“The trial court erroneously denied Wells Fargo's motions for directed verdict at the close of the plaintiff's case, and at the close of all the evidence.”
Because each of the appellant's assignments of error have been overruled, this cross-assignment of error is overruled as moot. See Weston v. Weston Paper & Mfg. Co. (1996), 74 Ohio St.3d 377, 380, 658 N.E.2d 1058, 1061.
The appellee and cross-appellant's second cross-assignment of error states:
“The trial court erroneously dismissed Wells Fargo's counterclaim for contractual indemnity, for its expenses in defending against Home's claims in its own name and in the names of Aerosol and SCR.”
The appellee and cross-appellant asserts that pursuant to paragraph 12 of the contract, it is entitled to recover from the appellant and cross-appellee its expenses, costs, and attorney fees, incurred defending the claim of Home Insurance. The appellee and cross-appellant asserts that because Home Insurance is not a signer of the contract, the appellant and cross-appellee is required to indemnify, defend, and hold it harmless from any claim asserted by Home.
The appellant and cross-appellee argues that Home Insurance has no independent claims against Wells Fargo, but, rather, is involved in this action only derivatively, as Aerosol's insurer. Since Home Insurance has merely stepped into the shoes of its insured, the appellant and cross-appellee is not liable for the appellee and cross-appellant's expenses, costs and attorney fees.
Paragraph 12 of the contract states:
“In the event any person not a party to this agreement shall make any claim or file any lawsuit against Wells Fargo Alarm for failure of its equipment or service in any respect, whether or not caused by the negligence, active or passive, of Wells Fargo Alarm, then the subscriber agrees to indemnify, defend and hold harmless Wells Fargo Alarm from any and all such claims and lawsuits including the payment of all damages, expenses, costs and attorneys' fees.”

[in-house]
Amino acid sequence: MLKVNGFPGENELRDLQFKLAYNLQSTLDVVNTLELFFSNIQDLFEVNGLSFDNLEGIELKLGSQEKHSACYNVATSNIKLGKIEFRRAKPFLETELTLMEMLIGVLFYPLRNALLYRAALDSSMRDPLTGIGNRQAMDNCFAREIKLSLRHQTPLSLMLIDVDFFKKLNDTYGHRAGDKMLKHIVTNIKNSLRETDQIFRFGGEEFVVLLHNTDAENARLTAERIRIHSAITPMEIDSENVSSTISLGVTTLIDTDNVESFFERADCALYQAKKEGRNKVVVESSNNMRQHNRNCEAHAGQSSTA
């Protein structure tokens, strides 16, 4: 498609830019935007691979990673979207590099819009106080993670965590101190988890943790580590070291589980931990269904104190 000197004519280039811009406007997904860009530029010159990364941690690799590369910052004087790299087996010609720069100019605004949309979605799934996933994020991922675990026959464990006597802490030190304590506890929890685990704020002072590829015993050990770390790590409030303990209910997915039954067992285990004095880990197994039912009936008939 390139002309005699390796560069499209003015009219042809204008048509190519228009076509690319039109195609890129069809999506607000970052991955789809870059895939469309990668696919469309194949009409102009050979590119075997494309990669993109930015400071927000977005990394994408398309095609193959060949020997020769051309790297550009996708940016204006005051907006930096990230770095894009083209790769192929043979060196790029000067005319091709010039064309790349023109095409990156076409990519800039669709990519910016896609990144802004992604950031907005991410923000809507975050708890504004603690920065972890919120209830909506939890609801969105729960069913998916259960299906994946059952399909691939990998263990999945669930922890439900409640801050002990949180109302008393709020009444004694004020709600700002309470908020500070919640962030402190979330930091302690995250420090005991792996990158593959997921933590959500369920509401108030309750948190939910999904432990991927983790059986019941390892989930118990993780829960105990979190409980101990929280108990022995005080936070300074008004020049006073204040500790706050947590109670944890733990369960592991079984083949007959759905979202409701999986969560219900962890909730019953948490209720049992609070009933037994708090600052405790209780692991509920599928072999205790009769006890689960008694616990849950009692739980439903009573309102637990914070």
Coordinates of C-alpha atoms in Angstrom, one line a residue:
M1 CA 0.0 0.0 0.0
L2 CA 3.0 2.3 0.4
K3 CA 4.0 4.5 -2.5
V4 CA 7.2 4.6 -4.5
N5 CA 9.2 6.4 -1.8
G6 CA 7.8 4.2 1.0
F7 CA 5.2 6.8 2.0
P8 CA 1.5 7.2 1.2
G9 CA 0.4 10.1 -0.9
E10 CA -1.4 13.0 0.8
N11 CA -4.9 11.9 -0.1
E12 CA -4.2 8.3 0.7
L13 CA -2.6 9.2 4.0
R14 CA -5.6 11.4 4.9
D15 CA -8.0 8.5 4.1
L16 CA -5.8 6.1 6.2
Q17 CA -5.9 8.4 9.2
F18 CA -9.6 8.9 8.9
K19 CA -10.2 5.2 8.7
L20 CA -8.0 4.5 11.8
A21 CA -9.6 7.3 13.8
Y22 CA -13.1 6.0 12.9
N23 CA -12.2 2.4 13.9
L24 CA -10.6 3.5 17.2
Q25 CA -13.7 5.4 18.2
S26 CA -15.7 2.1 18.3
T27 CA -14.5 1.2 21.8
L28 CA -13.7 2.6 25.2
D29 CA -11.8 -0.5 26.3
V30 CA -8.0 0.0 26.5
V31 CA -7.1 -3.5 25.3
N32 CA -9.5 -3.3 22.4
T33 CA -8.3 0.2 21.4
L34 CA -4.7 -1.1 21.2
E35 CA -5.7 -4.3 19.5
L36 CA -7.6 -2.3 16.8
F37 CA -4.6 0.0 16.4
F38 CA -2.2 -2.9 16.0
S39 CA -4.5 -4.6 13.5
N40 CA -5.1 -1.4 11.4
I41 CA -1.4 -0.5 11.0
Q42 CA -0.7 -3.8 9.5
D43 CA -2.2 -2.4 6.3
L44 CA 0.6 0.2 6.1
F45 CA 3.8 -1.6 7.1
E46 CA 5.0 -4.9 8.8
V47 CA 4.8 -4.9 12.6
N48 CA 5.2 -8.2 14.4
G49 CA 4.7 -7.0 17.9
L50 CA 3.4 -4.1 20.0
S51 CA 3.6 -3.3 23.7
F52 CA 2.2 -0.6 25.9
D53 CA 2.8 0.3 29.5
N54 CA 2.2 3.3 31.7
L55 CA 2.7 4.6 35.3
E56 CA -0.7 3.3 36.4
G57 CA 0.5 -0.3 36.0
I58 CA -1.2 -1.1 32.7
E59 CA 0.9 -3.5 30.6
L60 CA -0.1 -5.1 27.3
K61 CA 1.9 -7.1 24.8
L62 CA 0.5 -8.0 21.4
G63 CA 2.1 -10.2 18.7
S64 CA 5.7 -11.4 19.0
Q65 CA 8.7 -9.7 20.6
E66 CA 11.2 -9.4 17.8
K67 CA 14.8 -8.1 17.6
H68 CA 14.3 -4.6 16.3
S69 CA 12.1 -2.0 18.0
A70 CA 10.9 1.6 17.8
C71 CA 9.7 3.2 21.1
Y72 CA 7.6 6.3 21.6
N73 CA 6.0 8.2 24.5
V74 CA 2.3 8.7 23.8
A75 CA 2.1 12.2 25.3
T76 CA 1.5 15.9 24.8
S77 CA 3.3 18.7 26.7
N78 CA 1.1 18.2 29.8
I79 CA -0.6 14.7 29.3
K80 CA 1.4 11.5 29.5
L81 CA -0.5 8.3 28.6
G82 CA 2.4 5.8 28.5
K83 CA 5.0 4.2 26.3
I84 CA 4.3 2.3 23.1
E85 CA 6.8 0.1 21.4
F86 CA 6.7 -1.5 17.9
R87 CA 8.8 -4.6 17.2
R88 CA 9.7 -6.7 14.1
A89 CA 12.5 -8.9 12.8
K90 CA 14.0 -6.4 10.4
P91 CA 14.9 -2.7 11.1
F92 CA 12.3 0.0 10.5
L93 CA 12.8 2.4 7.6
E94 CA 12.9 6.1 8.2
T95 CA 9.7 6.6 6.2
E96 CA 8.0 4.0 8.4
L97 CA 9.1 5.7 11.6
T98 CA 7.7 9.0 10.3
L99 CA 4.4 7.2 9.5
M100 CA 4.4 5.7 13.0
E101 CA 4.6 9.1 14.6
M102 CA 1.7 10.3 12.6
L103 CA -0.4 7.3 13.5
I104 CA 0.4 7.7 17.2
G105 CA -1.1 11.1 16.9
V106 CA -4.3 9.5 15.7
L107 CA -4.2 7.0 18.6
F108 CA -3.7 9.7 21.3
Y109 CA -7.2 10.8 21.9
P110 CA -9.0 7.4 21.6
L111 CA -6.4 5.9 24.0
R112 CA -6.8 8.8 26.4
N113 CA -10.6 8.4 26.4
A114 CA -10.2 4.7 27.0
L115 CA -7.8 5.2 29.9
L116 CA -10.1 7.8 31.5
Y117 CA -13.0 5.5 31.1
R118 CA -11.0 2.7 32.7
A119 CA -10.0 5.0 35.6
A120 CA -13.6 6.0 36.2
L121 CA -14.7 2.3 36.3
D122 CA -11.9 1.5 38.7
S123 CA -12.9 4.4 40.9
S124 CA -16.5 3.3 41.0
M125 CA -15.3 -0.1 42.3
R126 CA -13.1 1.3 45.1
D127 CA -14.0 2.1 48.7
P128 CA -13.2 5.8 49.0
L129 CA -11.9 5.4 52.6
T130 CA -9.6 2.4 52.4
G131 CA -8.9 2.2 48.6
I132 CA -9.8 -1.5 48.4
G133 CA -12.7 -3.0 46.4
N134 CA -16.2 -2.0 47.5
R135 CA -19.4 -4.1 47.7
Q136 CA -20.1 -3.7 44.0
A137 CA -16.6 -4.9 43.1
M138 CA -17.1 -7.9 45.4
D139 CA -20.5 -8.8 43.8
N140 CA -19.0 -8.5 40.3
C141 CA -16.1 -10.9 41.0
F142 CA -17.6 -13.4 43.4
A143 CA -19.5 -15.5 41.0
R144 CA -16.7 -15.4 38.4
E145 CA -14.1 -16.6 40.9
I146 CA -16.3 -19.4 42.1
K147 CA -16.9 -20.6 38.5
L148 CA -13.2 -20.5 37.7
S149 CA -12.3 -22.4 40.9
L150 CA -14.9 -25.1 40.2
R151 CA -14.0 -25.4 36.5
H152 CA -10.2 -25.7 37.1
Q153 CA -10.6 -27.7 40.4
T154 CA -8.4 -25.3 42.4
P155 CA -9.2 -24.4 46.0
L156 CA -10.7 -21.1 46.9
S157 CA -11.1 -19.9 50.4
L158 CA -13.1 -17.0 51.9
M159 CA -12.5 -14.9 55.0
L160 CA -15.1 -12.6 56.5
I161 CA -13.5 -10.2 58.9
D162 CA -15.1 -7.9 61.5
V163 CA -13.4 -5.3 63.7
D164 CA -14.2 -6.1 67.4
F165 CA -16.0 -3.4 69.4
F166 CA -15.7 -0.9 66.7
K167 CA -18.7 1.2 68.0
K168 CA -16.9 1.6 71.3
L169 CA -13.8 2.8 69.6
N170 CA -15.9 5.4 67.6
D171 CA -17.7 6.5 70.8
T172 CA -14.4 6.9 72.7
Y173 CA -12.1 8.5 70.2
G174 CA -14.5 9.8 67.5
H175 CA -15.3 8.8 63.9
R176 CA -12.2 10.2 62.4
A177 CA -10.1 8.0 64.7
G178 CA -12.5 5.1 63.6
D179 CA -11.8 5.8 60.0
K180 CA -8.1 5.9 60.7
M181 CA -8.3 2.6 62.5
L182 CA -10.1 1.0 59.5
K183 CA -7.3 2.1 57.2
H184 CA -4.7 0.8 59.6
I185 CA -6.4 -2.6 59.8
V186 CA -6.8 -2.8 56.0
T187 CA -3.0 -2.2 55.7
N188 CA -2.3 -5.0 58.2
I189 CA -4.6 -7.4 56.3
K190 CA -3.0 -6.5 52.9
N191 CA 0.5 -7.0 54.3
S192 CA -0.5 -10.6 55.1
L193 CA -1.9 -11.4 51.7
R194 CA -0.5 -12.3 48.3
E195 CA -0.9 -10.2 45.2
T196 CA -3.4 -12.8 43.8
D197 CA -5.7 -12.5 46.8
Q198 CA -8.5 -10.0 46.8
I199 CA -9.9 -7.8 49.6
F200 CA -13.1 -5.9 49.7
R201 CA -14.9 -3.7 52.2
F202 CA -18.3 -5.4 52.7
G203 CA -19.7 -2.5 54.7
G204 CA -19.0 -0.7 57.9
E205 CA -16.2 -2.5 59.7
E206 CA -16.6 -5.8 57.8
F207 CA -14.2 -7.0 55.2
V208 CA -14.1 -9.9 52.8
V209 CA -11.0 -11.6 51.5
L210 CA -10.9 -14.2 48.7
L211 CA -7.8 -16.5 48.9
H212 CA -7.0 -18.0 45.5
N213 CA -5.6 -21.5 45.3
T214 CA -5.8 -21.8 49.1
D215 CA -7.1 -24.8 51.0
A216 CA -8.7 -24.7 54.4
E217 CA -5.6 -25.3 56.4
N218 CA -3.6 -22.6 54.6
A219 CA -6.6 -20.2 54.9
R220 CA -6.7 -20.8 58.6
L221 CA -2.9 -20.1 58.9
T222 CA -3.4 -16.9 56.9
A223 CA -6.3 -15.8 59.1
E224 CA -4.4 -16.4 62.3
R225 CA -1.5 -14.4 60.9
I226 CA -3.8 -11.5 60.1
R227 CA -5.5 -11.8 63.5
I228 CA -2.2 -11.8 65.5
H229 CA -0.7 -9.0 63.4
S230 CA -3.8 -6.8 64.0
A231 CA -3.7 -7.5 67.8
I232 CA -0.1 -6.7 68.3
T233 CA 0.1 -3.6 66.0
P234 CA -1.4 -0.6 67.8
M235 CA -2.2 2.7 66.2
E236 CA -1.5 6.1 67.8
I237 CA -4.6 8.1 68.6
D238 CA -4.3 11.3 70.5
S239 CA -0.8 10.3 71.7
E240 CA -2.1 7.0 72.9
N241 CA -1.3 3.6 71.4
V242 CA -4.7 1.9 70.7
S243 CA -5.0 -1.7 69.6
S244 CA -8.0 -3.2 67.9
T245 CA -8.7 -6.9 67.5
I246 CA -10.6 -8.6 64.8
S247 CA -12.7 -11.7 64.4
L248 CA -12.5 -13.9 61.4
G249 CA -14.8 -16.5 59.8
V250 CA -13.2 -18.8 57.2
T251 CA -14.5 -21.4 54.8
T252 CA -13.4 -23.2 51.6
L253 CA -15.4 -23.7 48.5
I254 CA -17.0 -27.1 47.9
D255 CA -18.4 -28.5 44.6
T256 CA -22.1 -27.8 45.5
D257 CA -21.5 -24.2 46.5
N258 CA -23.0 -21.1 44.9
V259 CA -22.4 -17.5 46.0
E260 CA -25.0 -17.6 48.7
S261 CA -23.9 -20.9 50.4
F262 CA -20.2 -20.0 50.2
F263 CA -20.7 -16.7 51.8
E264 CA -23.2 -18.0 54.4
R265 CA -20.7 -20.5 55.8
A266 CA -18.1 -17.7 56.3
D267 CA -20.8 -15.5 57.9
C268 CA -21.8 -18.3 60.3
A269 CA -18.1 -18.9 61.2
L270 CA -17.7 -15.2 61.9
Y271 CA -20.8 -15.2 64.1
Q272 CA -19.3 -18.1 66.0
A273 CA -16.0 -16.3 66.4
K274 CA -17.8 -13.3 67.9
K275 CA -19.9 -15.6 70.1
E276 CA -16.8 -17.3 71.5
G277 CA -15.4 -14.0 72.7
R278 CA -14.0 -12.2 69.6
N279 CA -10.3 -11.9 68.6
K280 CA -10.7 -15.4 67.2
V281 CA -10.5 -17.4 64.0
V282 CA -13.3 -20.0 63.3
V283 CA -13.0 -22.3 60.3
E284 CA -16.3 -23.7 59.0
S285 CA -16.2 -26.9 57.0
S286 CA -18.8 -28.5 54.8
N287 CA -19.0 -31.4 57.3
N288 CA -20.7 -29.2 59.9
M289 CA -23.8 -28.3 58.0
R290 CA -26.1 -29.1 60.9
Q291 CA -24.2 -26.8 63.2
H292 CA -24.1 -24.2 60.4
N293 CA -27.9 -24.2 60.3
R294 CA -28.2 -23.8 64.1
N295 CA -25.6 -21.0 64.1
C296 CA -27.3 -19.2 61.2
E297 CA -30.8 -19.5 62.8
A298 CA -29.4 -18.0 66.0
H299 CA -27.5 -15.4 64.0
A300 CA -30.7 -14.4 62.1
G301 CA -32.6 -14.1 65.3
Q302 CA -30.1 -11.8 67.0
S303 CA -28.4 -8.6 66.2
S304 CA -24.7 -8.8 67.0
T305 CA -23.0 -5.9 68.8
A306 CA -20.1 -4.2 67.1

The Supreme Court defined subrogation in Bogan v. Progressive Cas. Ins. Co. (1988), 36 Ohio St.3d 22, 521 N.E.2d 447,3 where it held:
“The legal doctrine of subrogation has long been recognized as an insurer's derivative right. In the case of Newcomb v. Cincinnati Ins. Co. (1872), 22 Ohio St. 382, subrogation was defined as follows:
“ ‘Where a loss, covered by insurance, is occasioned by a wrong-doer, the underwriter, after reimbursing it in specie, or making compensation in money, is, in a proper case, entitled to be subrogated, quoad hoc, to the right of the assured against the wrong-doer. This is of the highest equity; for whereas the loss is, in the first instance, that of the insured, after reimbursement or compensation, it becomes the loss of the insurer.’ Id. at 387, relying upon the opinion of Lord Hardwick in Randal v. Cockran (1748), 1 Ves. Sen. 98, 27 Eng.Rep. 916.”